Thanks to a Feed-in Tariff program it began in 2007 that resulted in a fivefold jump in installs, individual Italians are now installing solar on buildings at the astounding rate of 250 MW, or the size of a typical power station, every two months, in a seeming vindication of a policy that Al Gore recommended to congress in 2007, an “electranet” which would pay individuals for power supplied to the grid from their roofs.
Italy is now building more solar power every month than California is in a year, Paul Gipe is reporting at Renewable Energy World. Since beginning the Feed-in Tariff, each year Italy has installed twice as much solar power as the entire USA has, and for 2010, with 1,500 MW – will have installed three times as much as the entire US with our 480 MW.
The vast majority of these Italian solar installations are on rooftops.
A typical home only has enough roof space for between 2 KW and (in Italy: a mansion) 10 KW, but over a third – 36% of these new installs in Italy are over 200 KW but smaller than a megawatt – or about the space of a city block or two, about the size of a very large factory.
This large size suggests that this incentive is driving people to seek out relatively large areas such as on commercial rooftops on which to place solar plants as investments. Another 23% are between 20 KW and 200 KW, about the size that a fairly large commercial building could hold, and 21% are between 3 KW and 20 KW, which could be a smaller commercial building or a home. Only 6% are only small Italian-home-sized at under 3 KW.
The return on an investment for a small solar farm with a contract for power with a utility is set for 25 years, so it is a relatively safe investment that generates a passive stream of income. Spain’s government is now having difficulty buying all of the hours per day of solar electricity it contracted for under their far too generous Feed-in Tariff (FIT), but that is the exception.
Italy, like the rest of the world, has learned from the experience of Spain, which so dramatically lurched into – first over-incentivizing – and then cutting – its FIT, that it literally caused a worldwide tsunami of Chinese overproduction; which dramatically slashed panel prices in half last year and continues to supply far cheaper solar on rooftops from Beijing to Berkeley.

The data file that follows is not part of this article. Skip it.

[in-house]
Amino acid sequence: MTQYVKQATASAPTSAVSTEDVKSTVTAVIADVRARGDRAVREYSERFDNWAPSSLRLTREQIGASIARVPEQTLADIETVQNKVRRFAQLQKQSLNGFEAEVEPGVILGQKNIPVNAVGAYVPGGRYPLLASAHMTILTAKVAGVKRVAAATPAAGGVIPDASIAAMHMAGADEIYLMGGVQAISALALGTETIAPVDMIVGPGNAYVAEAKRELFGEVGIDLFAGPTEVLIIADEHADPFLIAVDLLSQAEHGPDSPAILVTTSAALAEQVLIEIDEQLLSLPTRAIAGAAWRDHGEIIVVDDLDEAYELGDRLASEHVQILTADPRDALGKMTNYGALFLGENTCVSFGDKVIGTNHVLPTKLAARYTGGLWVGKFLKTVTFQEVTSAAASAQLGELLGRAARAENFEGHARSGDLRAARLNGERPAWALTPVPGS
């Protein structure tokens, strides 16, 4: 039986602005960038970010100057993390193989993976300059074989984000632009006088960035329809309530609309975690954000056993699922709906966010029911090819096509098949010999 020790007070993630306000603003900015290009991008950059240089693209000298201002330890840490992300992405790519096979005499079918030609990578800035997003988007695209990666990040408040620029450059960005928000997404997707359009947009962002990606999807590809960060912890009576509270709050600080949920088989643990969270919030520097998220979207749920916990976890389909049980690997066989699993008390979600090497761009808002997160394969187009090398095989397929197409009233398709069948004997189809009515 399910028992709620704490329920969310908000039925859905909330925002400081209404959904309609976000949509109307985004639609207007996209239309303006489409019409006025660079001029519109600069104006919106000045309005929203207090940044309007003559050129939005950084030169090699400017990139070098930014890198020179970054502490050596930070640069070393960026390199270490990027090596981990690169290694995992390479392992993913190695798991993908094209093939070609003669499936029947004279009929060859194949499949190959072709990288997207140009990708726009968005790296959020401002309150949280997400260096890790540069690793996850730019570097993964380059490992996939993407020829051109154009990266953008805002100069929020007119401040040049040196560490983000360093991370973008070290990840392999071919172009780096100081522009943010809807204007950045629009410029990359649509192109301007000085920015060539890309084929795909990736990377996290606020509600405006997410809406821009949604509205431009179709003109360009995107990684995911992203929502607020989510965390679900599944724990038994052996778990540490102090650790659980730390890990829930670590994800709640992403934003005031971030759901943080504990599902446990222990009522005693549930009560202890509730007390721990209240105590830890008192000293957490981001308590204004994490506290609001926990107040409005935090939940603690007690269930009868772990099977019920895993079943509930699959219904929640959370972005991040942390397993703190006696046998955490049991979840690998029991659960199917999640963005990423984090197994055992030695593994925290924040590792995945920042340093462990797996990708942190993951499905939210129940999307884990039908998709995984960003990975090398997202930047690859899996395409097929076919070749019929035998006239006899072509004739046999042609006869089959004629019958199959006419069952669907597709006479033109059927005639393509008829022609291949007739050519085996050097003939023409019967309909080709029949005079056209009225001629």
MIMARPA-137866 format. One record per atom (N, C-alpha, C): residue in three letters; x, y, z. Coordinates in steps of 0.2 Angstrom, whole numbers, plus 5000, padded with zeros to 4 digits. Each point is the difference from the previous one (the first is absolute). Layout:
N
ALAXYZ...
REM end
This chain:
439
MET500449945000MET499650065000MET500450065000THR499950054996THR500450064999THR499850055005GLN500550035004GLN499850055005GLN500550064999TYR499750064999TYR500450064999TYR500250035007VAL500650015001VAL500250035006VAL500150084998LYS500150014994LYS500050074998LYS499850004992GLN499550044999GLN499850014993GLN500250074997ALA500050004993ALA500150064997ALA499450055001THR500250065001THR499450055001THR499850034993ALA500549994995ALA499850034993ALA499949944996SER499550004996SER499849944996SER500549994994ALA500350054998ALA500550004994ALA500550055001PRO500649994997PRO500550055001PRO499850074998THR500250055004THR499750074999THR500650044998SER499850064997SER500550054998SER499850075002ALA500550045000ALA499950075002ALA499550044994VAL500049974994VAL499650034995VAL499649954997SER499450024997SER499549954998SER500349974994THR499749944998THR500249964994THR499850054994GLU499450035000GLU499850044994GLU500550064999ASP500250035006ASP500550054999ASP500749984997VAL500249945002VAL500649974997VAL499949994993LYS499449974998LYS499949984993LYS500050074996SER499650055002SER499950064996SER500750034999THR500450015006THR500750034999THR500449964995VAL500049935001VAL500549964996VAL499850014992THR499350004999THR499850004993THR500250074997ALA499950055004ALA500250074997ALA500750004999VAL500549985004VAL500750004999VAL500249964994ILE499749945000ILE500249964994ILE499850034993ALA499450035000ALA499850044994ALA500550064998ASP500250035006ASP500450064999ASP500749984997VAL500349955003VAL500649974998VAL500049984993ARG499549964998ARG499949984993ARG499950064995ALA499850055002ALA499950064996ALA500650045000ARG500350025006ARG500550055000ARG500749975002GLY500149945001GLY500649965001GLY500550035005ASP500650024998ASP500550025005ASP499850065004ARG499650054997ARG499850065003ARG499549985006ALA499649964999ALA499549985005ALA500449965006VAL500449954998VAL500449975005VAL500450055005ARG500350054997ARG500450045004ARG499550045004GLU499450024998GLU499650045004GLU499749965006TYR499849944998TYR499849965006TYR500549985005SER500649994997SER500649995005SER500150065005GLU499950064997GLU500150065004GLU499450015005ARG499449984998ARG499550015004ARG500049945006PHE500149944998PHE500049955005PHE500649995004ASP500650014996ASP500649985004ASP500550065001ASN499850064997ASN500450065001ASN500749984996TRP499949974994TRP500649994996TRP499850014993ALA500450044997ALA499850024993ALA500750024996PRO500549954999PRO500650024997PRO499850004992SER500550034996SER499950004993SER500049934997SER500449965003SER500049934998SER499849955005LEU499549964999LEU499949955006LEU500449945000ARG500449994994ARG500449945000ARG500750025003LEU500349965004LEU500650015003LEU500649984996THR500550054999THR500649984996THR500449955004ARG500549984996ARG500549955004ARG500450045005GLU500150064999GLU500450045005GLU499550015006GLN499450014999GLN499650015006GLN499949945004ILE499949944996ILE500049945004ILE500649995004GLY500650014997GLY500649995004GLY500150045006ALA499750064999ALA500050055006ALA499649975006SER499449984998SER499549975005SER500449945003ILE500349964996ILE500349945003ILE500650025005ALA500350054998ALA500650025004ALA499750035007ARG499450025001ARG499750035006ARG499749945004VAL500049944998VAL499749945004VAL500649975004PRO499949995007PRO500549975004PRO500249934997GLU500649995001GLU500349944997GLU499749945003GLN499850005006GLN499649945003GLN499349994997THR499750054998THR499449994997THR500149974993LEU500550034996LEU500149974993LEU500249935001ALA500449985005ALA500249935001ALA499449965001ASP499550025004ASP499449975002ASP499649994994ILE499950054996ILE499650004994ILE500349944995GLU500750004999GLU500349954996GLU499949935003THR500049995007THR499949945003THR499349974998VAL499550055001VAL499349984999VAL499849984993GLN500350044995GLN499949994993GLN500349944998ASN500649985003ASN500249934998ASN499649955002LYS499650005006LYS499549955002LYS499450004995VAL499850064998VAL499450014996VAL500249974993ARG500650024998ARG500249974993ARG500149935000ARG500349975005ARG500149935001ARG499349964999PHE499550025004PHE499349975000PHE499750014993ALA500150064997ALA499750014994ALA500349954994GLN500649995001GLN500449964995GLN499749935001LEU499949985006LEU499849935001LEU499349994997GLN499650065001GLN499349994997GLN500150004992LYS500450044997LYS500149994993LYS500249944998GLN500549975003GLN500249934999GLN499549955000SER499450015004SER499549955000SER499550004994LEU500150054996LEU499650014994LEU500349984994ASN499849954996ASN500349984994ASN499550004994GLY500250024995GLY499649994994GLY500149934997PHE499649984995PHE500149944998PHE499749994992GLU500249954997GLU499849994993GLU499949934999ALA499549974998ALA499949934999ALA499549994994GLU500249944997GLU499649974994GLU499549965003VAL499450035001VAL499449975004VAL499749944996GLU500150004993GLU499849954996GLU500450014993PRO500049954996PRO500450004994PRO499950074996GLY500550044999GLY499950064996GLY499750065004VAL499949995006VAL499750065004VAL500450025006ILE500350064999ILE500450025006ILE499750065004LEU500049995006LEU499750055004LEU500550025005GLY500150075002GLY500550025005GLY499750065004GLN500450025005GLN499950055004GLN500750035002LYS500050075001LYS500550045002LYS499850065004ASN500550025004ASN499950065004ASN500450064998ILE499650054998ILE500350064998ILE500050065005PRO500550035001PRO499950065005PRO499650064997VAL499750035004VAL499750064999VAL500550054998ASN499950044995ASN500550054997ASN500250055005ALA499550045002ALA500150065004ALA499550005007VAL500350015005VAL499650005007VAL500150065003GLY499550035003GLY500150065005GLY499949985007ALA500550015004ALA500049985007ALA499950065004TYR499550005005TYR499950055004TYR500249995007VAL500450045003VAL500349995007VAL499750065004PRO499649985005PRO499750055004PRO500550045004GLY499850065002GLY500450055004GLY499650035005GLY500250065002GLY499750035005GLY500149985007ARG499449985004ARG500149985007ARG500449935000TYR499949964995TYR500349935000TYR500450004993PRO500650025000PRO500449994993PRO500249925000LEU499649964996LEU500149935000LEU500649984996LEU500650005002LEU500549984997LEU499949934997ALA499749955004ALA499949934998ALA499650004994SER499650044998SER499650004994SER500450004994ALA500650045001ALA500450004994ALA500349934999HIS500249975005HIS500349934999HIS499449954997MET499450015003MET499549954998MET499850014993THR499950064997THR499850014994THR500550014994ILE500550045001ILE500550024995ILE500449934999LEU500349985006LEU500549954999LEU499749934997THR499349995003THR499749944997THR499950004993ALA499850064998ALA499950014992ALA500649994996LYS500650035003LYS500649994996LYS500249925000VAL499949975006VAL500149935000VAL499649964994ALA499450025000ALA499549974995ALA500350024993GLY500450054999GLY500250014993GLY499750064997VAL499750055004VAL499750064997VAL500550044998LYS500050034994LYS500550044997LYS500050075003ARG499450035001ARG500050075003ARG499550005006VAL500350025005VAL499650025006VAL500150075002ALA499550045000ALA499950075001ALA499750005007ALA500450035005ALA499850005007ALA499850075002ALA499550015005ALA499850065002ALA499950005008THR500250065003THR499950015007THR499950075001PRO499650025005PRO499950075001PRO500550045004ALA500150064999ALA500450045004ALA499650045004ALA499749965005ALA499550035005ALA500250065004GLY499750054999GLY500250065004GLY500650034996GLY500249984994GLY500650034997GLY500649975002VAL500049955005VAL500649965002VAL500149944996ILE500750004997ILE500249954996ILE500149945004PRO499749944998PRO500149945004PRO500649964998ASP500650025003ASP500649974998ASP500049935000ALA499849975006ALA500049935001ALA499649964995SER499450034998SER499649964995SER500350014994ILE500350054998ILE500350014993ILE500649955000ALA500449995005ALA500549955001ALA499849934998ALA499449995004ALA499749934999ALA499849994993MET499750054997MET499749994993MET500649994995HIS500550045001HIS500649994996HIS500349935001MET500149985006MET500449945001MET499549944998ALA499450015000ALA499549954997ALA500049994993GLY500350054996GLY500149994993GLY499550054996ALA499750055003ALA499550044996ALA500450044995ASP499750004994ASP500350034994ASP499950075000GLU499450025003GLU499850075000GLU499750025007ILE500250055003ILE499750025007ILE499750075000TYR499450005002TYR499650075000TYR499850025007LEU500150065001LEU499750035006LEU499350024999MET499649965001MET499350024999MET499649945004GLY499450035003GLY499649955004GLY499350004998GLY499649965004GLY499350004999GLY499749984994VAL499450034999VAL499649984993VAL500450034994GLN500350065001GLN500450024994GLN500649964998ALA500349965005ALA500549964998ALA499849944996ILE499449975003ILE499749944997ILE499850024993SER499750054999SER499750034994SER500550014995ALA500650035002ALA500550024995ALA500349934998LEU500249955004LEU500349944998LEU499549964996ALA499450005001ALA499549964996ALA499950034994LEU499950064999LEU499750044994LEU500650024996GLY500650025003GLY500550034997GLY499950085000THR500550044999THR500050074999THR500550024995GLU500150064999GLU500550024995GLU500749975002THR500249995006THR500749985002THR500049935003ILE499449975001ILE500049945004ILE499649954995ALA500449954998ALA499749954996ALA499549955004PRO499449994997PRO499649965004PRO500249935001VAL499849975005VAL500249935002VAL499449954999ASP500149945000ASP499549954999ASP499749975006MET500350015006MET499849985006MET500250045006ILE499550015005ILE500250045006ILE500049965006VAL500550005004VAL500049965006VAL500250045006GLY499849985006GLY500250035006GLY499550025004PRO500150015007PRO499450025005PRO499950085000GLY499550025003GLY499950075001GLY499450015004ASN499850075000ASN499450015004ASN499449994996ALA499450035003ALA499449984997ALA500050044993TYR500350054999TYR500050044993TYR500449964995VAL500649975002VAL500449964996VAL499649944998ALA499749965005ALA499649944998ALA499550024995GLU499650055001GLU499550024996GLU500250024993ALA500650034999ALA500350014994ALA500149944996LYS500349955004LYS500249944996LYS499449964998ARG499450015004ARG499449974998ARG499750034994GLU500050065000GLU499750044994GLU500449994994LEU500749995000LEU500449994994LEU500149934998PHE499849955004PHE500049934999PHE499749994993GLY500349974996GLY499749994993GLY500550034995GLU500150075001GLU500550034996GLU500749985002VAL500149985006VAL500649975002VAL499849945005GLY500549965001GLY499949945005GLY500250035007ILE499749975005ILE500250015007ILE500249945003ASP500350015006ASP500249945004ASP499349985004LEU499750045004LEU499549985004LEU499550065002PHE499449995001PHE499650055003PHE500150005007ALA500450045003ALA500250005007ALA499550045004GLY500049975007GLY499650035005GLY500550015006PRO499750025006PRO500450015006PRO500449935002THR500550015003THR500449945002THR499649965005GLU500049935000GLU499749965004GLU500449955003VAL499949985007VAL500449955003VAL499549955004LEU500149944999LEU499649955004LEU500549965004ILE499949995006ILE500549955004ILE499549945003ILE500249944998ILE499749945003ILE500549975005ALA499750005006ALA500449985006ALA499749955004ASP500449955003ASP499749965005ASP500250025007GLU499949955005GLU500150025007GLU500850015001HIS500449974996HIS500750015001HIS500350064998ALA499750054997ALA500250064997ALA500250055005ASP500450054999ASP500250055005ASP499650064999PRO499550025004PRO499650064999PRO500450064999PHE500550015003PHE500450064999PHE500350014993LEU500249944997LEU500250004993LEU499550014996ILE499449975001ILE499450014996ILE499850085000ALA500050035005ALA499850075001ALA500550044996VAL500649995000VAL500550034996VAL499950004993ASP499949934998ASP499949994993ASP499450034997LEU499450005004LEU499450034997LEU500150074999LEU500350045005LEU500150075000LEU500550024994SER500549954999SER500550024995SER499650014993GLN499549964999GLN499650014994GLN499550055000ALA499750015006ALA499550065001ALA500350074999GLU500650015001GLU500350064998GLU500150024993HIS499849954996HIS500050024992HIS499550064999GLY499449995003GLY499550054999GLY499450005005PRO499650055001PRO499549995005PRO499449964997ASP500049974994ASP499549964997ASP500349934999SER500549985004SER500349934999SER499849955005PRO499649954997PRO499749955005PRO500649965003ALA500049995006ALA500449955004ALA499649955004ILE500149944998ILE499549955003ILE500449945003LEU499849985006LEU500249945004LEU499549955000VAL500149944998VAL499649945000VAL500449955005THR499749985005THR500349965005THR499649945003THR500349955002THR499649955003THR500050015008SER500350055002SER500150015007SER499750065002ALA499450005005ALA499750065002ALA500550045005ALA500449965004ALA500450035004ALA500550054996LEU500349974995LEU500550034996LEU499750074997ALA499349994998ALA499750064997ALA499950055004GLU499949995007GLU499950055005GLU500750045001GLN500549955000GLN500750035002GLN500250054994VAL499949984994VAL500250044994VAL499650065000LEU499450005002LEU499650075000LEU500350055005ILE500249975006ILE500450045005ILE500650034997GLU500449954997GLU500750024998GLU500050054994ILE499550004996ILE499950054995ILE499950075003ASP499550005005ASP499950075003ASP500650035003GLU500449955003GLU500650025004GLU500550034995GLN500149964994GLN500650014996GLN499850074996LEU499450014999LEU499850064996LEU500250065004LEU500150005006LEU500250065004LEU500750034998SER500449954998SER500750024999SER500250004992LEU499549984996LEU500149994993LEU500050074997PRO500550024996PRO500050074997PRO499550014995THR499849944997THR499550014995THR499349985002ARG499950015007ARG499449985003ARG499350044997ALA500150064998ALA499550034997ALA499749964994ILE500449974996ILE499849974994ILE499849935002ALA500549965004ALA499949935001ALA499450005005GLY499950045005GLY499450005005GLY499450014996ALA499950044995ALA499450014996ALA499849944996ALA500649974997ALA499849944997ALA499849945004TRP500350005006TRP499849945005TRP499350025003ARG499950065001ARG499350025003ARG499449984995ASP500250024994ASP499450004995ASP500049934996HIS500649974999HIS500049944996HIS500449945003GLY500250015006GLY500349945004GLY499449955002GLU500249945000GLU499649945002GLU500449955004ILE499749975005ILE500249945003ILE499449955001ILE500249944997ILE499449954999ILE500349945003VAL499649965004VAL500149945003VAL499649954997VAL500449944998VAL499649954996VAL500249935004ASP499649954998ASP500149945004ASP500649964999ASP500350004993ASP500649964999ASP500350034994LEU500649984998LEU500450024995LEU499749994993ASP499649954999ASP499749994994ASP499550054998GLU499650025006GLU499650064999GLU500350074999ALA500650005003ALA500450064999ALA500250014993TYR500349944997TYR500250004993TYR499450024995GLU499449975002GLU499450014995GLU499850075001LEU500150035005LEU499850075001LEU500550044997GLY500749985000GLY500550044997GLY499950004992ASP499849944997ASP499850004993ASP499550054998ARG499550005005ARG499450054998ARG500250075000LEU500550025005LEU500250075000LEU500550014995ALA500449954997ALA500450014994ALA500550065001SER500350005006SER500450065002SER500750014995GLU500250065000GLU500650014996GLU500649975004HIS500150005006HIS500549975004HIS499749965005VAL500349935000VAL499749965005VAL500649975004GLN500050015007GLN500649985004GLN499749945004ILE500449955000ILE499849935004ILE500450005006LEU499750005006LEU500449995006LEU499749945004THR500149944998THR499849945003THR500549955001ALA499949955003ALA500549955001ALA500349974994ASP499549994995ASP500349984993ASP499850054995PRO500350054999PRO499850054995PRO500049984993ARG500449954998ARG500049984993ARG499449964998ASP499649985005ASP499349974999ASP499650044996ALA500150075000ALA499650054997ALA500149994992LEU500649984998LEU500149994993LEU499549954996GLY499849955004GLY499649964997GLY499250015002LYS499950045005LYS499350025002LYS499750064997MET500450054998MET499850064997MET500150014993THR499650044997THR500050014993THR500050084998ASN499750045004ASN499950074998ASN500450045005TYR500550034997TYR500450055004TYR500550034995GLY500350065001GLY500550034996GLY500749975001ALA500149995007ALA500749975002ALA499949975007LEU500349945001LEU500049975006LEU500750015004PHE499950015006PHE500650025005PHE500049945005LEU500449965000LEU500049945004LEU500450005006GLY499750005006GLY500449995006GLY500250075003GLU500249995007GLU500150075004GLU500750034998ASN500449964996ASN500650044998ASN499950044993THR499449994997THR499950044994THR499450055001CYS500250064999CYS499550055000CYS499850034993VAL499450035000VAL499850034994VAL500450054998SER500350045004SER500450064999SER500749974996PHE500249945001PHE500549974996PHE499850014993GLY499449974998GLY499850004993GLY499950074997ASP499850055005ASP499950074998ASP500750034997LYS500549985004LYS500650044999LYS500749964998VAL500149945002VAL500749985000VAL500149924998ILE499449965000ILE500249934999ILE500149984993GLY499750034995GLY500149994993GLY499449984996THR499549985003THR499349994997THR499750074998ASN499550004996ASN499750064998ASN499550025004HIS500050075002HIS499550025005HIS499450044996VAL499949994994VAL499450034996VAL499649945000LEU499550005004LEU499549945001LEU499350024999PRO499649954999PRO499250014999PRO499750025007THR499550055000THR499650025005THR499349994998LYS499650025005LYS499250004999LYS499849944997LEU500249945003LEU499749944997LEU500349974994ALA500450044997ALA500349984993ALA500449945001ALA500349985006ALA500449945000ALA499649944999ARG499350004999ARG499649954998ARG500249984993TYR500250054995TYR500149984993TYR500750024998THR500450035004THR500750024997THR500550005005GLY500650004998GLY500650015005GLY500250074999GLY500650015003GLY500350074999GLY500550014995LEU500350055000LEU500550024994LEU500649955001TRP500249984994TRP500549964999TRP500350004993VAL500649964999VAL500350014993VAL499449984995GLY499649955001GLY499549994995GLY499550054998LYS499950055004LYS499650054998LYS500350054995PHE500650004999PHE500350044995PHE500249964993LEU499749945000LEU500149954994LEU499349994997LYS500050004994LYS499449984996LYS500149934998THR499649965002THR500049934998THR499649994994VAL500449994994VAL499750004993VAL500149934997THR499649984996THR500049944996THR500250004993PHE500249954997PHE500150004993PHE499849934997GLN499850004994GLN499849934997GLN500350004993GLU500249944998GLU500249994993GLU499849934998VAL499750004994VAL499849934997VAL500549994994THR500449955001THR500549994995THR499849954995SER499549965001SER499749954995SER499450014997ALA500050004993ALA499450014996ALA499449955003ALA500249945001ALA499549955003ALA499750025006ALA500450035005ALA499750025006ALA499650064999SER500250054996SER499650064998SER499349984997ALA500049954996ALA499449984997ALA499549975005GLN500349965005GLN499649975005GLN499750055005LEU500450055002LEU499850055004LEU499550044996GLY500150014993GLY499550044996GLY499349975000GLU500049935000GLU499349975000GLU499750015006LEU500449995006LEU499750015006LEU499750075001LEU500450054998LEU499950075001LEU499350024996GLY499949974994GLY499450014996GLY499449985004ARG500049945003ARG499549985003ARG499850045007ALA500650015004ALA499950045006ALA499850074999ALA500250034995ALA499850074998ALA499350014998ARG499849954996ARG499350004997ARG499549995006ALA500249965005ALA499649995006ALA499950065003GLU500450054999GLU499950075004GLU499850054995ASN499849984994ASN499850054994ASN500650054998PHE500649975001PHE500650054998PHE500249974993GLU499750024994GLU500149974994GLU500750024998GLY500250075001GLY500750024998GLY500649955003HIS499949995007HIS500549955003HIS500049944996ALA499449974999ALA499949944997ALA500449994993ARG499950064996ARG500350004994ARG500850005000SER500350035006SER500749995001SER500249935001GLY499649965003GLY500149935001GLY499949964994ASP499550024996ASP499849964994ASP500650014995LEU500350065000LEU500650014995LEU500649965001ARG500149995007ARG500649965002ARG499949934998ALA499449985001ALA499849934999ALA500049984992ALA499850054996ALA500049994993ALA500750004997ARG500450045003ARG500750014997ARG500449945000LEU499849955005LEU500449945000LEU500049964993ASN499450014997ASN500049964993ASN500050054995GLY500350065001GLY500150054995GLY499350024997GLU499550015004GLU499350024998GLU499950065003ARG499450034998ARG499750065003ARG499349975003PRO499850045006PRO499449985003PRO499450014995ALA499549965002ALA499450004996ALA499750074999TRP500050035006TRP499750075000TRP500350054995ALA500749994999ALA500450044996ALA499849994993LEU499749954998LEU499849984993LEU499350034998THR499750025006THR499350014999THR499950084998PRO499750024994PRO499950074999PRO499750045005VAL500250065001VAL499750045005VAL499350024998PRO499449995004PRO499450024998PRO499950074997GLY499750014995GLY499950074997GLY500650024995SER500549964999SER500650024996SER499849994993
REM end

By contrast, Italy has clearly laid out what its future rates will step down by over time. There will be no sharp sudden and unexpected drops, but the rates will be tiered to go down over time by amounts known in advance, (to provide the familiar incentive to “act now while stocks last!”). The proposal cuts the tariffs 18% in three equal steps of 6% during each of the first three quarters in 2011.
Italy is a member of the EU which collectively promised at Copenhagen to reduce carbon emissions 20% by 2020, from their current emissions. These are already lower than US carbon emissions, thanks to the successful EU cap and trade system, which is essentially the same climate policy that the Senate Republicans will filibuster again (in 108 degrees in Washington) this month.
This FIT policy will help Italy meet the new EU clean energy requirements. Here, Feed-in Tariffs have had varied success entirely based on the rates offered. An extremely anemic FIT in California, that has been available in PG&E territory for several years has few takers. By contrast, an EU-style generous FIT in Oregon sold out within minutes over the weekend.
In California, the Democratic legislature has taken a first step towards a de facto FIT for solar owners. Under AB 920, you can elect to get cash back at the end of the year “for excess production” that you didn’t use at home that year (previously you could not “roll-over your extra kilowatt-hours but had to “true-up” at the end of each year), but only if you arrange to get the cash, with the rate to be determined in 2011.
Susan Kraemer @Twitter
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